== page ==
David v. Goliath. Ahab v. Moby. Twins v. Yankees (sigh). Compared to the faceted, sprawling Wattis show, Nathan Redwood's Pez-head paintings seem small, but not minor, and out-muscled, but not out-hustled. They breeze with simplicity, and in Redwood's world of portraits, simplicity is a neck. It's the feeble part that demarcates the blocky bust and exploding Scanners head. (I won't link to this in deference to the squeamish, but seriously google it!) Redwood's tridactyl approach to crafting portraits (head-neck-bust) proves the perfect foil for a playful painter's toil. He almost completely evades his usual oeuvre of objects and physics and clear mechanics but retains his mode of applying acrylic on white-primed canvas.
The unsung hero here, in fact, is the white underpainting. The luminosity of each dashing stroke of transparent color punches immediately, flaunting an inner glow like a Claude Lorrain landscape. A round brush with a hard stroke serves the proper effect—and he is an effect painter—with the brush largely wiping the paint from the middle to pool at the stroke's outside edges. What does this mean? Each brush stroke, which usually covers the length of the canvas after looping around maniacally, becomes its own object.
Given the abstruse read of Redwood's heads, the strokes may be the first thing the eye catches. Soon, however, a landscape rolls out from the shoulders; a looping Dali-esque ribbon forms eyes, nose, mouth. A starburst becomes a head, a searing white interior of creative inspiration--or demonic, Ahab-like rage. A sliding block puzzle, an irregular Jenga, finally becomes a blockhead (props to Charlie Brown).
Gawking at the glow, you can easily overlook how much work garnishes the top layer. Scratching, buffing, or sanding away layers creates something altogether graphic and roughly aged--with an embrace of unpredictability at the reveal. (Reminds me of a recent Pierre Huyghe piece, in fact.) The large canvas SBud is an ample example. Cream on dark blue, it's essentially a big-eared, mondo-lipped profile caricature. Knots of paint twist into concentrated mass that pops like a low relief when viewed close but generates a pictorial illusio n from far away.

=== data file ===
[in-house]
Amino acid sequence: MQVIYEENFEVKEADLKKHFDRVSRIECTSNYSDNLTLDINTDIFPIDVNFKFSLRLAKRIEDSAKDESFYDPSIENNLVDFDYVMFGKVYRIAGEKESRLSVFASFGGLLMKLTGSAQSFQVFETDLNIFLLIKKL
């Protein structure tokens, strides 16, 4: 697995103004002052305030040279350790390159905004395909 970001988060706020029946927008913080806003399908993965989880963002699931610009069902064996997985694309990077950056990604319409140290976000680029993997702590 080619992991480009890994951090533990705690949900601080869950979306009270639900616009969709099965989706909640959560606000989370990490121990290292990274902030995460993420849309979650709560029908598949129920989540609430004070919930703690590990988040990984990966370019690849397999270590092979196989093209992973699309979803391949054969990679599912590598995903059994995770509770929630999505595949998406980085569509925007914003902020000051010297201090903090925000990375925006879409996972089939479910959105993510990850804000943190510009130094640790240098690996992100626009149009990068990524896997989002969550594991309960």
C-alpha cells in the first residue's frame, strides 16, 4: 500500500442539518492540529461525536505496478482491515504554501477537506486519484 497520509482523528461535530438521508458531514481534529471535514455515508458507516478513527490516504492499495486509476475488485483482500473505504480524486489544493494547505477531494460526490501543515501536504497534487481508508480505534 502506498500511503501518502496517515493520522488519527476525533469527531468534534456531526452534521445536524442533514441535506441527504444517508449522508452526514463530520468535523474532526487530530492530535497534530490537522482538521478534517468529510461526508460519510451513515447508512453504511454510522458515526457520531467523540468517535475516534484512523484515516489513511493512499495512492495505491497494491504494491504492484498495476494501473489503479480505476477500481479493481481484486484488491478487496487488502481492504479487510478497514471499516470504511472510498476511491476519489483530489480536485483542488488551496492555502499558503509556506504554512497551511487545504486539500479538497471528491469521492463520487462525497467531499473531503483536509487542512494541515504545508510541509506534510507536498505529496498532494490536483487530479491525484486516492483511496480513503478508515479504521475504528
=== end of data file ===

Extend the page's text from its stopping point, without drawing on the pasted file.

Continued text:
It's strange how confidently I can pick out the "good" and "bad" pieces in this show. To the artist's credit, this is due to a chips-in attitude of experimentation with execution. Where most artists want to brew up a formula and watch it coat the walls, Redwood dives all around within his chosen constraints. Hence, you get Pressure (reminiscent of this) hung next to Kind Of. The intense lobes hovering off the brown-clad figure in Left Right are not Mickey Mouse ears; they're brain hemispheres, informing the artist's fascination with the mind.
Dee Vine, with its gilt background, reinforces this with its color sophistication and rainbow cord bundle branching into crazy straws. The bifurcated brain reappears in The Green One (which I didn't like). Two wands (one angled, one curved) travel with a wanderer in a rare half-length portrait. The simple surface treatment and decision to add horizon break the dense one-dimensional spell carried throughout the show.
I can't forget to mention the wall of acrylic-on-paper pieces in the gallery's rear--don't miss 'em! Trust me, you aren't trespassing back there. If I could take home one piece today, it would be Untitled #1, a confusin g and fascinating crossing of stripes under an opaque wrap--on a neck, of course. Like the others, the symbolic head weight is heavier than the ass that carries it. Of course, a head can be a burden, and an ass a beast of. At least it's not a neck.
- Andy Ritchie
All images courtesy of the artist and Electric Works: Nathan Redwood, Left Right. Arcylic on canvas. 36"x32". 2009. Untitled #1, 2009, Acrylic on paper, 38.75 x 30.75"